Cybersecurity in Healthcare

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Did you know that healthcare cyber attacks rose by 55% in 2020, affecting around 26 million in the US? It is not surprising at all to see this fact as health records are now a precious commodity. As telemedicine becomes more popular, healthcare cyber attacks continue to rise.

Cybersecurity in healthcare deals with protecting electronic assets and information from unauthorized access, use, and disclosure. It has three goals known as the CIA triad: safeguarding confidentiality, integrity, and data availability.


Cybersecurity and patient safety initiative alignment will help the organization protect patient safety and privacy and ensure effective high-quality healthcare delivery. Learn more about why there is an increase in healthcare cyberattacks, cybersecurity challenges, and ways to prevent cyberattacks by reading further.

Why There is a Rise in Healthcare Cyber Attacks

Poor handling of the digitization of patients’ records and transfers to cloud services and too old legacy tools that cannot keep up with the cybersecurity needs are factors in the rise of healthcare cyberattacks.

On top of these, healthcare organizations’ possession of high monetary and intelligence value made them vulnerable to cyberattacks. Some of the data targeted by cyber thieves include:

  • 1. Patient’s protected health information (PHI)
  • 2. Financial information (ex. credit cards and bank account numbers)
  • 3. Personally identifying information (ex. Social Security numbers)
  • 4. Intellectual property related to medical research and innovation

On the dark web, stolen health records cost ten times more than stolen credit card numbers. The sad news here, health care organizations pay thrice as much as other industries pay to remediate a breach in health care. It amounts to $408 per stolen health care record versus $148 per stolen non-health record.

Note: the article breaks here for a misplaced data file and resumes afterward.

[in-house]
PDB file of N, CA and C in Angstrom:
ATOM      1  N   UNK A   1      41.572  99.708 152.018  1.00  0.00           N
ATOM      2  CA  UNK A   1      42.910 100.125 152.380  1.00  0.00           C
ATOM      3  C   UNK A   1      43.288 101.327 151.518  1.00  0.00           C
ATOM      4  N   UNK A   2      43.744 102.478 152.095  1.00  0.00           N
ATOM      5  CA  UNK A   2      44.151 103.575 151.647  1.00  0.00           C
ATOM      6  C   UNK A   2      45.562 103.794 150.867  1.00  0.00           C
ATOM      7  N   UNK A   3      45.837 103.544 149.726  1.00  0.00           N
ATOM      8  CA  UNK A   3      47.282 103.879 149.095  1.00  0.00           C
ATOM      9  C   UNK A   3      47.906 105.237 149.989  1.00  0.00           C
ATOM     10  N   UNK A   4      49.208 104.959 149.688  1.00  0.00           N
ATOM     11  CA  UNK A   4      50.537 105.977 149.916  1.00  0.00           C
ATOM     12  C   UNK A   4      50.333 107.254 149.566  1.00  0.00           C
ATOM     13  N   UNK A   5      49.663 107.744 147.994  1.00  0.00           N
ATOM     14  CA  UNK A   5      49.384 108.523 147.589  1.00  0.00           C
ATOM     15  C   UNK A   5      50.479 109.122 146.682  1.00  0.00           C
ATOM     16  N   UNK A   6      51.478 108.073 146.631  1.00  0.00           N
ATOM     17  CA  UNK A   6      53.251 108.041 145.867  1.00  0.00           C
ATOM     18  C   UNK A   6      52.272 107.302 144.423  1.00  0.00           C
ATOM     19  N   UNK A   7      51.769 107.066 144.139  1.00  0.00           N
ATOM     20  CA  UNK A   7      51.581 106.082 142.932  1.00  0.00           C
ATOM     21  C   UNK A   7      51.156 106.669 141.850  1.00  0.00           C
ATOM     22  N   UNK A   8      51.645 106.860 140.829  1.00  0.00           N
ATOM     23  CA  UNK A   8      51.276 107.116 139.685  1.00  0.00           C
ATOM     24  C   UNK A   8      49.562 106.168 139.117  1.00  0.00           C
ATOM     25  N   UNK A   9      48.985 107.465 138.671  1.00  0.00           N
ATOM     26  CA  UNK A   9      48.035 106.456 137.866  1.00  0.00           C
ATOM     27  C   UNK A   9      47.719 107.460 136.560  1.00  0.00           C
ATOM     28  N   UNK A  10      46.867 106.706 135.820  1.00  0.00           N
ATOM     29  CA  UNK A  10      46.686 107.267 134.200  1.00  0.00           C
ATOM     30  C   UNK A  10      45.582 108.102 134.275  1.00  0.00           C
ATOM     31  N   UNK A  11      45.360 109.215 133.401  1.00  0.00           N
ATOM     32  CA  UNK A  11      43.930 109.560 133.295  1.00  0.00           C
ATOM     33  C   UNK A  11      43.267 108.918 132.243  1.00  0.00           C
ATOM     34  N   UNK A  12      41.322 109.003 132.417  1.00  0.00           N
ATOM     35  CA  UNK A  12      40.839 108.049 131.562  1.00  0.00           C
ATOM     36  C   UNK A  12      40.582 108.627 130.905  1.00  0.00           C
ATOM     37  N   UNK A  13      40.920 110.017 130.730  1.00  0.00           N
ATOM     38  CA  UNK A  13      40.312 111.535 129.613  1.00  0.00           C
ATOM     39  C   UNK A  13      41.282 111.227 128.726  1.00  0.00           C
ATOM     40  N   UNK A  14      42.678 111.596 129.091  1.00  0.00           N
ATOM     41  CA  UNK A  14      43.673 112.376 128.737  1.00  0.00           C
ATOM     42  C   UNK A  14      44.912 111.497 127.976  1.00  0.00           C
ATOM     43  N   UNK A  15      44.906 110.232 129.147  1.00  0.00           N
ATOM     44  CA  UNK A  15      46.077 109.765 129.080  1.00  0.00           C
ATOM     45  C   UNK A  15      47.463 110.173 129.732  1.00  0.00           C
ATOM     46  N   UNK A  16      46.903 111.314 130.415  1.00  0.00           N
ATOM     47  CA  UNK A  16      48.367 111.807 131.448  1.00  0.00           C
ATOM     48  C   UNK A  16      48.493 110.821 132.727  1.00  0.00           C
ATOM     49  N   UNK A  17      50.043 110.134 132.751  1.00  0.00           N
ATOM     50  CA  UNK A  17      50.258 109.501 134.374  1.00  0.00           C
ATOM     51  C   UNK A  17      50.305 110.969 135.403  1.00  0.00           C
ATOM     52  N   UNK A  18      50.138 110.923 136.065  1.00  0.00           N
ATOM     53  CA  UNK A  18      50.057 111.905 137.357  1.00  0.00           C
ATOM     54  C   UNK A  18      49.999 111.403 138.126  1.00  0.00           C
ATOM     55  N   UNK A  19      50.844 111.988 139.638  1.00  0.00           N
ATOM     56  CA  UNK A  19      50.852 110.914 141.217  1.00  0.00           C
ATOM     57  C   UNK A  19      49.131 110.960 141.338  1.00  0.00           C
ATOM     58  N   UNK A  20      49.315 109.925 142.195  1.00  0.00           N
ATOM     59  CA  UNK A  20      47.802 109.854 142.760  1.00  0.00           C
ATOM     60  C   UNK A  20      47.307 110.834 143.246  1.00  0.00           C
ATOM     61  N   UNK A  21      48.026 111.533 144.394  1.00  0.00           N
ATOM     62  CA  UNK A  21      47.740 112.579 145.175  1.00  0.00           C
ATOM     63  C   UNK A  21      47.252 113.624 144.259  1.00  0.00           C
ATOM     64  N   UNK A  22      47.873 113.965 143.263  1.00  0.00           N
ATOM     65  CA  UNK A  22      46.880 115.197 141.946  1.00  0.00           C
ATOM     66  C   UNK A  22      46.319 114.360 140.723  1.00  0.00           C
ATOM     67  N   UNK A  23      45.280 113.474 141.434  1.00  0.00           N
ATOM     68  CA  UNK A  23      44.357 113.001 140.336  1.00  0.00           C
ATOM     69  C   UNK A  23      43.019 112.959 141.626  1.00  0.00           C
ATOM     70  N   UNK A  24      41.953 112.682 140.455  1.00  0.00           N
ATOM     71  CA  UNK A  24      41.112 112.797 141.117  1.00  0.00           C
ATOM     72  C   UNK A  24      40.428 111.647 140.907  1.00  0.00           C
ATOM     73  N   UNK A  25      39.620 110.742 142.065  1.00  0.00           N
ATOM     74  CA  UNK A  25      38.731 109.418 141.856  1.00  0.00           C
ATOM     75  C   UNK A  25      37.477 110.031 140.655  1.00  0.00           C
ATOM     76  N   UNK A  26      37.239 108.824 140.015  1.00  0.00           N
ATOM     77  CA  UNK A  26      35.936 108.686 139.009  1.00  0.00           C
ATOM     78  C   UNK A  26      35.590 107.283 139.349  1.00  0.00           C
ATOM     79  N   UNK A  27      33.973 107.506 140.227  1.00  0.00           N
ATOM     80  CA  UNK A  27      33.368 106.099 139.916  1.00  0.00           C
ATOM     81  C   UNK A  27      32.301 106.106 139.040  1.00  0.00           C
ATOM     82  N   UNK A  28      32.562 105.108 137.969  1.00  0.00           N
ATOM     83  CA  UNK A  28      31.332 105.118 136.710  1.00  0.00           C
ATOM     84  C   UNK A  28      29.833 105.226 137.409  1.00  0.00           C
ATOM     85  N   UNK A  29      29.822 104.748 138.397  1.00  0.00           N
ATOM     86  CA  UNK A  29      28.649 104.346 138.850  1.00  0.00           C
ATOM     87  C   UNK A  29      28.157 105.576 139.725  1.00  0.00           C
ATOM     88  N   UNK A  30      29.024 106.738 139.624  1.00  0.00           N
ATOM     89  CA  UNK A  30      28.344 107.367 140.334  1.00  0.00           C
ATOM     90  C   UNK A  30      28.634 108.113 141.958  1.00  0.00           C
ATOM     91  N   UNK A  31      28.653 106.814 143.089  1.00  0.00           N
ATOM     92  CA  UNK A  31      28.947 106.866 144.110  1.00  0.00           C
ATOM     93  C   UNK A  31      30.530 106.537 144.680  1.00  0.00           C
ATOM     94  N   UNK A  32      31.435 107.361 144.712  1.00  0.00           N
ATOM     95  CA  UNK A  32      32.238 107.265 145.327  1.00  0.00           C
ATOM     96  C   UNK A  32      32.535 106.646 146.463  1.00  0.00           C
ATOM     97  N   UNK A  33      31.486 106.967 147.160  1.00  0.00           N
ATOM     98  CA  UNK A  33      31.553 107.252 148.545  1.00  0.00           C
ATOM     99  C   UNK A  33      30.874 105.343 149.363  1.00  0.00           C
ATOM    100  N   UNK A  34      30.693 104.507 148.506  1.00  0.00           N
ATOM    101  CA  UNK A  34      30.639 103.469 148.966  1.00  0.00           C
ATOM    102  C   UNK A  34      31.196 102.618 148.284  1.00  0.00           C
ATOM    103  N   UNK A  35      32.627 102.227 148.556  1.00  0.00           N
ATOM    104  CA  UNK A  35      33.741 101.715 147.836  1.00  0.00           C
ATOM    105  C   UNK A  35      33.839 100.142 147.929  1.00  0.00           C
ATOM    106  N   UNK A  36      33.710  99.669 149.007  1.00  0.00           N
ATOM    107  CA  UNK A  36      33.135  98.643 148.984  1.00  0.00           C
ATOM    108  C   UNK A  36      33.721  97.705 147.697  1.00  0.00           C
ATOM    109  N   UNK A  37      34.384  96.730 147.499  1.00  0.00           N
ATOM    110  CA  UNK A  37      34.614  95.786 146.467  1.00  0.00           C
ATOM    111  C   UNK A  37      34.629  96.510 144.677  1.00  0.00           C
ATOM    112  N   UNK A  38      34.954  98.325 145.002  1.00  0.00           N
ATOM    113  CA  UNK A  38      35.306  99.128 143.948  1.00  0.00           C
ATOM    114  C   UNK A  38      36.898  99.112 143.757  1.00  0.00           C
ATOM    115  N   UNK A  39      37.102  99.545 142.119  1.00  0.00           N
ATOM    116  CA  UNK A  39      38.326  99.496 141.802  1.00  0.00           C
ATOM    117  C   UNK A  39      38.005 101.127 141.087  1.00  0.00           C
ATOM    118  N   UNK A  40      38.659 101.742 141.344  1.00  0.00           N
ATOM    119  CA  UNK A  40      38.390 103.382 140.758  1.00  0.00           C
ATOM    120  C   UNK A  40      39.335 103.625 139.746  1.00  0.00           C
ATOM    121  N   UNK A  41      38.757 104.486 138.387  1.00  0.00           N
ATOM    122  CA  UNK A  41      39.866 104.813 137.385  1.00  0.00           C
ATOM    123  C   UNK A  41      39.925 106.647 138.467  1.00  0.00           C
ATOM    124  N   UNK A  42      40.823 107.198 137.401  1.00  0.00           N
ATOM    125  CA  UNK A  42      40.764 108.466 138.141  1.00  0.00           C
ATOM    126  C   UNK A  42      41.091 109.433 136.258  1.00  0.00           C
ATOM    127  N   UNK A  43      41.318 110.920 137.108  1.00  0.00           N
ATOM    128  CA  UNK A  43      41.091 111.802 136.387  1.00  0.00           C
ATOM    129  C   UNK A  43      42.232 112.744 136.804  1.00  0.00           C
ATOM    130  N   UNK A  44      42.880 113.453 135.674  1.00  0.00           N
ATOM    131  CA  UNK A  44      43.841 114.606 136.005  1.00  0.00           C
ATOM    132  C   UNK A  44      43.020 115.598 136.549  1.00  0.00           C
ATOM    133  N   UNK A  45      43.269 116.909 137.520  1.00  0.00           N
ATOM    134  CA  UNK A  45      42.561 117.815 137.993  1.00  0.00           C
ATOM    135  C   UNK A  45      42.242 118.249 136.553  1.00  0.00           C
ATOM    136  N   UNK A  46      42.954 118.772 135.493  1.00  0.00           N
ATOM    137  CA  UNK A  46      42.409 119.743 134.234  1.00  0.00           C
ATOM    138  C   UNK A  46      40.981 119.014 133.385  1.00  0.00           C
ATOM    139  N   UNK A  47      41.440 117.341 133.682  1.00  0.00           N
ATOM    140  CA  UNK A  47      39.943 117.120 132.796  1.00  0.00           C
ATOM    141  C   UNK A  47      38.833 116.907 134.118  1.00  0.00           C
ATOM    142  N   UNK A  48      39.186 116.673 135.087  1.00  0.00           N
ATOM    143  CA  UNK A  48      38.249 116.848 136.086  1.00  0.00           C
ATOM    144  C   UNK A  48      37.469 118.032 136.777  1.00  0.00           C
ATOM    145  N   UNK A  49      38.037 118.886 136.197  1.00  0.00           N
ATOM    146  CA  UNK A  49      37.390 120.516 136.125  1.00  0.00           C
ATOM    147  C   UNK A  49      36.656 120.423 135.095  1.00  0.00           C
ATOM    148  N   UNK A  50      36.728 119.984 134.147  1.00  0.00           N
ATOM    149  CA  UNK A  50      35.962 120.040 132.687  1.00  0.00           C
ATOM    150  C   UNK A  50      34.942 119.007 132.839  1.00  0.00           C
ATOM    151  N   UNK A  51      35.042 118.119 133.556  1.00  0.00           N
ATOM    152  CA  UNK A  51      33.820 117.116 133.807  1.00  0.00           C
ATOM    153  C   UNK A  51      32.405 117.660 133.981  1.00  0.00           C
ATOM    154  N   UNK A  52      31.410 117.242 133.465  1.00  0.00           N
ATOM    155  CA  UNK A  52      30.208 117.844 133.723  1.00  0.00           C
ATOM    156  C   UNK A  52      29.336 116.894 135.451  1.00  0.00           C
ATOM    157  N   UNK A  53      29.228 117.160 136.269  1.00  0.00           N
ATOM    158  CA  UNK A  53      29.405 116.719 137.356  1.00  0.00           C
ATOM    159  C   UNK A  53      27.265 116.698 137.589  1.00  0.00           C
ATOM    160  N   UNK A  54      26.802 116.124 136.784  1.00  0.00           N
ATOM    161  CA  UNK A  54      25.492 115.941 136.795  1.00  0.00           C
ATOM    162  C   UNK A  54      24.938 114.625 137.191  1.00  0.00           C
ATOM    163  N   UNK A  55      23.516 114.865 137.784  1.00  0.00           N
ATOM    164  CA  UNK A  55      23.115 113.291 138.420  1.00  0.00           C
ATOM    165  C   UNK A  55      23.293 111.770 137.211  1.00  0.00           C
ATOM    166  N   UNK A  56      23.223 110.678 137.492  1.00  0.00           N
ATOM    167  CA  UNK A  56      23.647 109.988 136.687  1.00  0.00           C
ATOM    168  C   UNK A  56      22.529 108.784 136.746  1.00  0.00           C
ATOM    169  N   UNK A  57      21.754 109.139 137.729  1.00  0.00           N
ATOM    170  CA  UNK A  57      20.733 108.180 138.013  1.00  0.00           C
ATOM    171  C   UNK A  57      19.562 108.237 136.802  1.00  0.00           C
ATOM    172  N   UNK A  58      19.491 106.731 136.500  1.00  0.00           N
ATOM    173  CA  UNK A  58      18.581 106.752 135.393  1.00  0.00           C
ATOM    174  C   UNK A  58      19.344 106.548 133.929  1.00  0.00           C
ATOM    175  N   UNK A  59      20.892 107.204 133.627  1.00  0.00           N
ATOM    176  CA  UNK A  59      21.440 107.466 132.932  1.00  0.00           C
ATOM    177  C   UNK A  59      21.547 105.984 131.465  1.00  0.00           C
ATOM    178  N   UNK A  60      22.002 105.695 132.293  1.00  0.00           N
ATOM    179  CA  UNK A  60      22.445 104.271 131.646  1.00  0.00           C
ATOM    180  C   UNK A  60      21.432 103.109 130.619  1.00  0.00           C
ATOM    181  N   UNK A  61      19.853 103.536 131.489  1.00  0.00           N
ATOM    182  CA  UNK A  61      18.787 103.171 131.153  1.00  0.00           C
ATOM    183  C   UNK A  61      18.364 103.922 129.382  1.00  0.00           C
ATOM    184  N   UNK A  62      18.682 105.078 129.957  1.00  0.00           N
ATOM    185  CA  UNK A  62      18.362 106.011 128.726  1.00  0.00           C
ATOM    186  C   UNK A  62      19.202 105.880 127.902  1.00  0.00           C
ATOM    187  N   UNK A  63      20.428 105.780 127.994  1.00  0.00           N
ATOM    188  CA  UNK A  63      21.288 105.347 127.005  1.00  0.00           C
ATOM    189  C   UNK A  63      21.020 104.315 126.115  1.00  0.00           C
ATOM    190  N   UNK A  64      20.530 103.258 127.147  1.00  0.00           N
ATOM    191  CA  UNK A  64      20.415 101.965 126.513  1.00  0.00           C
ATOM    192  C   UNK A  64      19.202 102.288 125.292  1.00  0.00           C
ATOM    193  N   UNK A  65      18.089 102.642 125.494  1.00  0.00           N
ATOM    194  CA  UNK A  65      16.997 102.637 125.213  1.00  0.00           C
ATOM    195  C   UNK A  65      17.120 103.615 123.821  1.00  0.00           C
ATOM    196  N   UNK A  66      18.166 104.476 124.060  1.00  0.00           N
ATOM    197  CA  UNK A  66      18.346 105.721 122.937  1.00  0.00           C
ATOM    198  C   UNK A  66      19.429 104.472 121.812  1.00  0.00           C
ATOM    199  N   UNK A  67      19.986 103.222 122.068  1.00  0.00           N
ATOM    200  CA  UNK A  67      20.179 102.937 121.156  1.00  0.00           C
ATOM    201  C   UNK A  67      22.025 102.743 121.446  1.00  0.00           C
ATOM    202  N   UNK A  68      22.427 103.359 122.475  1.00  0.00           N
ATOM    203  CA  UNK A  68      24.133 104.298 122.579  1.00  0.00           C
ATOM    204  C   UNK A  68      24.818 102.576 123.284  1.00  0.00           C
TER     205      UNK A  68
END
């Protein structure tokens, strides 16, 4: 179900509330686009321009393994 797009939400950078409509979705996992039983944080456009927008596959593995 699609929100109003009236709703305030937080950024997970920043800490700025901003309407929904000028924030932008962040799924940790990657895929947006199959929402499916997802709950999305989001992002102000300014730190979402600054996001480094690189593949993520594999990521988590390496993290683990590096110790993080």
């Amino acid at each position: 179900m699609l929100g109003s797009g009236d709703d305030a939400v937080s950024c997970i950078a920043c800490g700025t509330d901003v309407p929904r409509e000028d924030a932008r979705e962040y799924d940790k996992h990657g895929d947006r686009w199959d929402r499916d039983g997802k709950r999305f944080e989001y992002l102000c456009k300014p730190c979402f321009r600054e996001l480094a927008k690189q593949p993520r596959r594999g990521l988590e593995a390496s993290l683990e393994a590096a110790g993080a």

Cybersecurity Challenges Confronting Healthcare Organizations

You may encounter several challenges as you secure health care delivery networks. These challenges include running legacy operating systems in multiple devices, lack of segmentation, and application of insecure protocols.

Here are some of the cybersecurity challenges confronting healthcare delivery organizations:

1. Windows Operating System Versions

There is already a reduction in the percentage of devices whose operating systems are just supported through the paid ESU program from 71% to 32% from 2019 to 2020.

Unfortunately, there are still devices running fully unsupported Windows versions like Windows XP and Windows Server 2003 are still at 0.4%.

The small percentage of devices tend to be the most critical in HDO as it creates vulnerabilities. Trends also say that legacy problems may persist in the future.

2. Number of Network Segments

Network segmentation is crucial in limiting surface attacks in healthcare networks. Statistics say that 60% of all the Virtual Local Area Networks (VLANs) have other non-healthcare IoT devices in the same segment. Because of this network segment, a vulnerable device might jeopardize a more sensitive one.